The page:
The setting quickly merges with local farming customs, politics, and prejudices. Weighted by the plantation’s history of slavery and a bold attempt to introduce its inhabitants to justice and peace, the setting is as intense as Promise’s reactions to it.


Q: Did you need to do much research to write the novel, and if so, did you learn anything that especially surprised you?


A: A ton of research went into Sunday's Orphan, and that research was my joy. I discovered how absorbing research is for me, and how much it informed my work.


I also discovered that all I needed to say when approaching shopkeepers, citizens, and librarians was, “I'm writing a novel...” and people were more than happy to sit down and share their experiences and resources. 


I’m a master gardener emerita who raises herbs, perennials, and vegetables on veins of sand and clay, so learning about farming practices on a tired plantation with poor soil quality fascinated me.


I’d never spent much time thinking about funeral and burial customs, and what family members would resort to should they be uncertain that their unconscious loved was, in fact, dead.


Some left the lids on the homemade coffins slightly ajar, so if the person regained consciousness, he could call for help; others insured the person was gone by performing the grisly deed of slitting their wrists.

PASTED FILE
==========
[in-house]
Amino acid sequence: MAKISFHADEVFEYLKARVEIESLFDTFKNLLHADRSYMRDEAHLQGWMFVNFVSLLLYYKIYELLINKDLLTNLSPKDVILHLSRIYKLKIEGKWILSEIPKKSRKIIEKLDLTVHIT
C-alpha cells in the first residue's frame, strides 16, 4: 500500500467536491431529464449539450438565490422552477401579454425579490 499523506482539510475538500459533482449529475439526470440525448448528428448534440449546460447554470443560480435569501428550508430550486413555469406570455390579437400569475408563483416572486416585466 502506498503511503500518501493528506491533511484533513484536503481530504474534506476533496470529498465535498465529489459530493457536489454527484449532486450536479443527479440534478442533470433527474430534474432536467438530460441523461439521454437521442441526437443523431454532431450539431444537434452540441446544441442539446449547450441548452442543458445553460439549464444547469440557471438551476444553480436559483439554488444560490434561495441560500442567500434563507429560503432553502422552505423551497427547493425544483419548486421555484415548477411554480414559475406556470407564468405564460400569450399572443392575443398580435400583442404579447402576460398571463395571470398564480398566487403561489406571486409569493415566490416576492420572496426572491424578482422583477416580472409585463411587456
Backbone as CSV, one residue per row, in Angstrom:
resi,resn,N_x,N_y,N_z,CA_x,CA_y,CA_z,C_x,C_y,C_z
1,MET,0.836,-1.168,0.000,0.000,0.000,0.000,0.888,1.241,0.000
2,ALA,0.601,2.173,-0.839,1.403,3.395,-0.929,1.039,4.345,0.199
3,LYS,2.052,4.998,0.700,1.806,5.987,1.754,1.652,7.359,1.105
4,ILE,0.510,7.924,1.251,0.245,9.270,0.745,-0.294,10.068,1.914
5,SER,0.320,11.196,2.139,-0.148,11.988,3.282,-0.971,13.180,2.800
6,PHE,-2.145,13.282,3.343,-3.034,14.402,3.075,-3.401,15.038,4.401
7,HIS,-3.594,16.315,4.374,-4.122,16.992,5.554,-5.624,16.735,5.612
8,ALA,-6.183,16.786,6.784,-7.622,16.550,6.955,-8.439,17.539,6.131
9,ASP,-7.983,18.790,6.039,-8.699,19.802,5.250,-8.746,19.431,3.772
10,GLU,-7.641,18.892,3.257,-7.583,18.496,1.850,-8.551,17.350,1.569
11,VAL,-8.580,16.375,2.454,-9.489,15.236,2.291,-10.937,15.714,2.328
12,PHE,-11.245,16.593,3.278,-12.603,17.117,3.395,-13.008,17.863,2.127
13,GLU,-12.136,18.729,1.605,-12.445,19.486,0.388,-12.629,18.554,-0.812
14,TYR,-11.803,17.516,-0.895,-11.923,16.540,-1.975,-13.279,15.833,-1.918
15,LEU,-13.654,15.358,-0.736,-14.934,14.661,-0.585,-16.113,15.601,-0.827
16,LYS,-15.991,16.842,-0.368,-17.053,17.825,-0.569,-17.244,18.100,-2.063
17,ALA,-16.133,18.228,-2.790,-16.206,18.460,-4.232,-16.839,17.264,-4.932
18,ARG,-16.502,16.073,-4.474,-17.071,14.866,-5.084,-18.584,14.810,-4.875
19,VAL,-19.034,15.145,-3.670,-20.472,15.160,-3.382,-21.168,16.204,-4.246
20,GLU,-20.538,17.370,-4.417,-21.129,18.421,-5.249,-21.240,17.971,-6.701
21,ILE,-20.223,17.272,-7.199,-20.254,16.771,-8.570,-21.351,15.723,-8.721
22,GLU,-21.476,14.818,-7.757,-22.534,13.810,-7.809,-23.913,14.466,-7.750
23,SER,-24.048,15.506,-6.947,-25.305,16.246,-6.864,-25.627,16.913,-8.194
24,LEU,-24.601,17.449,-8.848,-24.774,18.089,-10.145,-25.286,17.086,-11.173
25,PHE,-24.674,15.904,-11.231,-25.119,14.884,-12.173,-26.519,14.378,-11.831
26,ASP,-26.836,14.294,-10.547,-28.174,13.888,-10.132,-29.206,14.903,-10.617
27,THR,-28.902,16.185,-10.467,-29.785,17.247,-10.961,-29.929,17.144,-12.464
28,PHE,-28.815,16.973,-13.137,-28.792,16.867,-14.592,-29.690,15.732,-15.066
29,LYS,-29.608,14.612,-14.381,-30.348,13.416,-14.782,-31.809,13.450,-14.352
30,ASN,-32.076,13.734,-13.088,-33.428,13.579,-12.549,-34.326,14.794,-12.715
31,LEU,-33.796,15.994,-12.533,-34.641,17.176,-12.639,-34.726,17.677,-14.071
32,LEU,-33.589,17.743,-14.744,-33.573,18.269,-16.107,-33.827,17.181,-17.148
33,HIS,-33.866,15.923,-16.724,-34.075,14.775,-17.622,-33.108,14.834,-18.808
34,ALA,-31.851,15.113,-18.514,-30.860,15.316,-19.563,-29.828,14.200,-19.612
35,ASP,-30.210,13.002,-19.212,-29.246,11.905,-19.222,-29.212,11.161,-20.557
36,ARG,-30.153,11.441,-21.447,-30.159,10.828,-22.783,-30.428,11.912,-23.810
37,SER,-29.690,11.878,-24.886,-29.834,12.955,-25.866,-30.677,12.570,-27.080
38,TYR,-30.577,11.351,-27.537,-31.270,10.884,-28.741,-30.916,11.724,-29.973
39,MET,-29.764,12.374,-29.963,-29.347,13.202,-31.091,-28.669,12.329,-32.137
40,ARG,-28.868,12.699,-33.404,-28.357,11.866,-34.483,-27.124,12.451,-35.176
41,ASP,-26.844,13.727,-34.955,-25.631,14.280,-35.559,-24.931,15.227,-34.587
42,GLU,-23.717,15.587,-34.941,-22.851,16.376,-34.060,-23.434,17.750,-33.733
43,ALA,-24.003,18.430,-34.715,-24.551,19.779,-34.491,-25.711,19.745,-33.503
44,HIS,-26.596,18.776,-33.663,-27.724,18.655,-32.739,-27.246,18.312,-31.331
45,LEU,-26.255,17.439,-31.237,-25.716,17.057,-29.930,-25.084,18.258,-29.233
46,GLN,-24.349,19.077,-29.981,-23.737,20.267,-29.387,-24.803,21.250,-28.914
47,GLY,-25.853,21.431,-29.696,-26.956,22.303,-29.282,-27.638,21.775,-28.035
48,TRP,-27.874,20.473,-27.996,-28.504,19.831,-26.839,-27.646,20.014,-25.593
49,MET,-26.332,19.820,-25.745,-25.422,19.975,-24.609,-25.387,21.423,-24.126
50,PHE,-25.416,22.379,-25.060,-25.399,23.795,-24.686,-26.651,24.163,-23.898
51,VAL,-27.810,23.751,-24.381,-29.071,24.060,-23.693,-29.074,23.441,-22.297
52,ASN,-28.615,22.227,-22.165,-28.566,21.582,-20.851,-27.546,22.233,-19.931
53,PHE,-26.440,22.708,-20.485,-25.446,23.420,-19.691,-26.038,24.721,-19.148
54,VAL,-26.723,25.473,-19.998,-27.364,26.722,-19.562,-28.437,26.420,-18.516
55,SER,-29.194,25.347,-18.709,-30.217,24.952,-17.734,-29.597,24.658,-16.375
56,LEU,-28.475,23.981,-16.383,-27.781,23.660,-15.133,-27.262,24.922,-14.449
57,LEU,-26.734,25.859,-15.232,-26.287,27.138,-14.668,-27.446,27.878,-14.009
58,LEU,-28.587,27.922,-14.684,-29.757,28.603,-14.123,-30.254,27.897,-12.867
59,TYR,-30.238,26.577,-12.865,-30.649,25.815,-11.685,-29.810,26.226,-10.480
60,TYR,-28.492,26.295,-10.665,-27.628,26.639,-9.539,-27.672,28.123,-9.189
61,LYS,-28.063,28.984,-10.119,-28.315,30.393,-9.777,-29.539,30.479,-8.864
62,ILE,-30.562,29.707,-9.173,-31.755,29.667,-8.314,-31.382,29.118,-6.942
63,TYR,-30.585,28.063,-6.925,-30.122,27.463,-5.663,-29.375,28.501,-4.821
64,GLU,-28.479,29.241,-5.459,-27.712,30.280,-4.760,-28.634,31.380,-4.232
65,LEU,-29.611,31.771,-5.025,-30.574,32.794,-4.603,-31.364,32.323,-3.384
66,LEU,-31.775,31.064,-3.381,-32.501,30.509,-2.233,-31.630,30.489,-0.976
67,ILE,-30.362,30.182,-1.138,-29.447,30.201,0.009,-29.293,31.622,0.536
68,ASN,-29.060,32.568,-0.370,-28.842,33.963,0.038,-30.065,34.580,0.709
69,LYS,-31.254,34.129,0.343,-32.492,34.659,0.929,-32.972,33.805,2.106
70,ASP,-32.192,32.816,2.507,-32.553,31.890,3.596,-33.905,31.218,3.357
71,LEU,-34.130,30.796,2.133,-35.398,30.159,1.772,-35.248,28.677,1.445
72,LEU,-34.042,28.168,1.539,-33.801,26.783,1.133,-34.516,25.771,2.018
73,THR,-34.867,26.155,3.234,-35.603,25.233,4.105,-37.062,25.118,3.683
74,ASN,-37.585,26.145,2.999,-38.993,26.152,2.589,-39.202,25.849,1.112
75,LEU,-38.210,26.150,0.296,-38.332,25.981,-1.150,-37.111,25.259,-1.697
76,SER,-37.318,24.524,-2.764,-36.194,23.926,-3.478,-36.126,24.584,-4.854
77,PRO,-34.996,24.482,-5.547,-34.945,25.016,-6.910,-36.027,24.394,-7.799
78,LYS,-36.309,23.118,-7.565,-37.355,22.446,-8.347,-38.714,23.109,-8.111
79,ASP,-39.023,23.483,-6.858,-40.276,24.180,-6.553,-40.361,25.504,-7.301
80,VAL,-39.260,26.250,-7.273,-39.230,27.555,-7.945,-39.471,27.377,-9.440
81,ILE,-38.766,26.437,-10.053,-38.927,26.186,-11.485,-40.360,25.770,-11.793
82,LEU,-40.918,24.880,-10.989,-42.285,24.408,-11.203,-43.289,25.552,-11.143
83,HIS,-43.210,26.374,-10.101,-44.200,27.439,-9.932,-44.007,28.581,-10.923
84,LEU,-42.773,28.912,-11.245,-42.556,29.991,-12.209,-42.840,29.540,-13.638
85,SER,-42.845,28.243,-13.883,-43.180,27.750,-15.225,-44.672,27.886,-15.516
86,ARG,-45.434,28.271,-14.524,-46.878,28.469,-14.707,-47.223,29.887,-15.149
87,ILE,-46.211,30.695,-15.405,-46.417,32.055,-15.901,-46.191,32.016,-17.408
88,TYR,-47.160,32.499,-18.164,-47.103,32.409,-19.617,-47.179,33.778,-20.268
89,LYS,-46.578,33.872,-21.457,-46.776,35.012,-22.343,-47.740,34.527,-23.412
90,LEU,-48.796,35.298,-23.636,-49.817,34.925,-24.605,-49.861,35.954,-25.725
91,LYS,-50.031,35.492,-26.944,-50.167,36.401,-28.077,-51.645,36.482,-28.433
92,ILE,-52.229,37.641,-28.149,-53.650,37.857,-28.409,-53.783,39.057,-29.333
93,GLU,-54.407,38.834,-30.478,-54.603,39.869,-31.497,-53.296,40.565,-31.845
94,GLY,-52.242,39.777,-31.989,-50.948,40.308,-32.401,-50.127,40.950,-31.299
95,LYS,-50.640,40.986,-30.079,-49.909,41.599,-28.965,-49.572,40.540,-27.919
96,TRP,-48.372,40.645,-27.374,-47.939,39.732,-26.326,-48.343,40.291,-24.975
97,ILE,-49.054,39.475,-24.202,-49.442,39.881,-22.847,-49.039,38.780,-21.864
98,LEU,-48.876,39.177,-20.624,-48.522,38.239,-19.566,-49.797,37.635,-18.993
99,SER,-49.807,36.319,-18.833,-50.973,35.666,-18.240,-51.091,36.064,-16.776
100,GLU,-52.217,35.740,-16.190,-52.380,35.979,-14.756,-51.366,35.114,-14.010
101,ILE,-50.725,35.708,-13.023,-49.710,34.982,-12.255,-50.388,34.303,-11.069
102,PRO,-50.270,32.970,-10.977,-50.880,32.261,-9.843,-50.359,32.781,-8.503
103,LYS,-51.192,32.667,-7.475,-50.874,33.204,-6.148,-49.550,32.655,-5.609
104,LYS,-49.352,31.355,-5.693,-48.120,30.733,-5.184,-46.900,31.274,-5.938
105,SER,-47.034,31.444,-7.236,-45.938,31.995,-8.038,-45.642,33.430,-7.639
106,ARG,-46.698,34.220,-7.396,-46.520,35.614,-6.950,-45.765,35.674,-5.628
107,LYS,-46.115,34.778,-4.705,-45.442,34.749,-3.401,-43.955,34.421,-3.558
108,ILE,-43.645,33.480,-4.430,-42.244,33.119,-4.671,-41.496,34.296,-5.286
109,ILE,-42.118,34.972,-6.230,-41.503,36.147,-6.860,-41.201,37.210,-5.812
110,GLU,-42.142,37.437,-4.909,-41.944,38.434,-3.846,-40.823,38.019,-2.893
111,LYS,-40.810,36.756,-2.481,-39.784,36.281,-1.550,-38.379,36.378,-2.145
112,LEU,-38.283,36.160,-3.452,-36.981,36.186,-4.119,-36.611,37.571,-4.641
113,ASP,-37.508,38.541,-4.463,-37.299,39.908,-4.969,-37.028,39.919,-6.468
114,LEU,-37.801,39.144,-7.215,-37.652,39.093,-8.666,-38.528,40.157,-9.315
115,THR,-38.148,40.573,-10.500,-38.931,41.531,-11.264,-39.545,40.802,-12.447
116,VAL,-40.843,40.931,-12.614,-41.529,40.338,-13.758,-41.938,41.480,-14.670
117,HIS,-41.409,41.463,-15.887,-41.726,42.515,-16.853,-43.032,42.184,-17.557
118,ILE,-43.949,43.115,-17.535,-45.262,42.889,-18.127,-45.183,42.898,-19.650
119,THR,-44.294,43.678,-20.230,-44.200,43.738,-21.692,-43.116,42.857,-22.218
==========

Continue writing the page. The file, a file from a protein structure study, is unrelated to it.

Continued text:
Birthing customs in rural areas where hospitals were unavailable fascinated me as did the woman who took on the role of midwife who put pain-quelling herbs and teas to use. Also, attitudes toward managing pain—the birth mother was in charge of her pain, not the other way around—differed from the way we think about pain today.


Q: What do you hope readers take away from the story?


A: I hope readers will think about ways in which the characters in Sunday’s Orphan demonstrate that: a) The human ego has the potential for tremendous good, as long as its tendency to devolve into its polar opposite is reined in and b) when love intercedes with a merciful act, it renders the unsavory aspects of ego impotent.  


Q: What are you working on now?


A: I currently edit and publish a monthly ezine entitled Together With Alzheimer's, which has subscribers throughout the United States.


I have three additional writing projects in the works: two are nonfiction, and the other, my next novel, set in 14th-century Europe, is in its formative stage. I invite readers to visit my website for blog updates, and to learn more about Sunday's Orphan:


Q: Anything else we should know?


A: As a master gardener emerita and amateur photographer, I design and photograph gardens. Yoga, biking, and cross-country skiing add variety to my daily exercise routine.


I favor organic foods, live what is known as a “ketogenic lifestyle,”  and often experiment with new recipes. These interests and hobbies feed my creative juices, and inspire my writing. 


--Interview with Deborah Kalb